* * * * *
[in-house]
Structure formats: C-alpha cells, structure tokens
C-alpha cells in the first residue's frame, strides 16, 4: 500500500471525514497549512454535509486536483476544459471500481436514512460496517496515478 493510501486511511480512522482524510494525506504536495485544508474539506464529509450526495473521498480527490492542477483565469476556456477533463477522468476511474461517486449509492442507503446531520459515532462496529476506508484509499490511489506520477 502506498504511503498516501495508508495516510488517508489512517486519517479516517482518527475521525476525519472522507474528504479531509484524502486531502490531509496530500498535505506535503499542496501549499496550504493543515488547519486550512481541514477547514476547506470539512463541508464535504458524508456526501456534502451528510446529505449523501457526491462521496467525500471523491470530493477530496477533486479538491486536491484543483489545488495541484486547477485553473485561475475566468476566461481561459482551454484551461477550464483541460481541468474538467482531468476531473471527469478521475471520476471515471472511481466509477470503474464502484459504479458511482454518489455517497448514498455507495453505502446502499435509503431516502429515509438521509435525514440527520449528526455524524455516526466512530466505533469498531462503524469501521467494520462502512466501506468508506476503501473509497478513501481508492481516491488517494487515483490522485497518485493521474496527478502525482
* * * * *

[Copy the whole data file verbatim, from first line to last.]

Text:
[in-house]
Structure formats: C-alpha cells, structure tokens
C-alpha cells in the first residue's frame, strides 16, 4: 500500500471525514497549512454535509486536483476544459471500481436514512460496517496515478 493510501486511511480512522482524510494525506504536495485544508474539506464529509450526495473521498480527490492542477483565469476556456477533463477522468476511474461517486449509492442507503446531520459515532462496529476506508484509499490511489506520477 502506498504511503498516501495508508495516510488517508489512517486519517479516517482518527475521525476525519472522507474528504479531509484524502486531502490531509496530500498535505506535503499542496501549499496550504493543515488547519486550512481541514477547514476547506470539512463541508464535504458524508456526501456534502451528510446529505449523501457526491462521496467525500471523491470530493477530496477533486479538491486536491484543483489545488495541484486547477485553473485561475475566468476566461481561459482551454484551461477550464483541460481541468474538467482531468476531473471527469478521475471520476471515471472511481466509477470503474464502484459504479458511482454518489455517497448514498455507495453505502446502499435509503431516502429515509438521509435525514440527520449528526455524524455516526466512530466505533469498531462503524469501521467494520462502512466501506468508506476503501473509497478513501481508492481516491488517494487515483490522485497518485493521474496527478502525482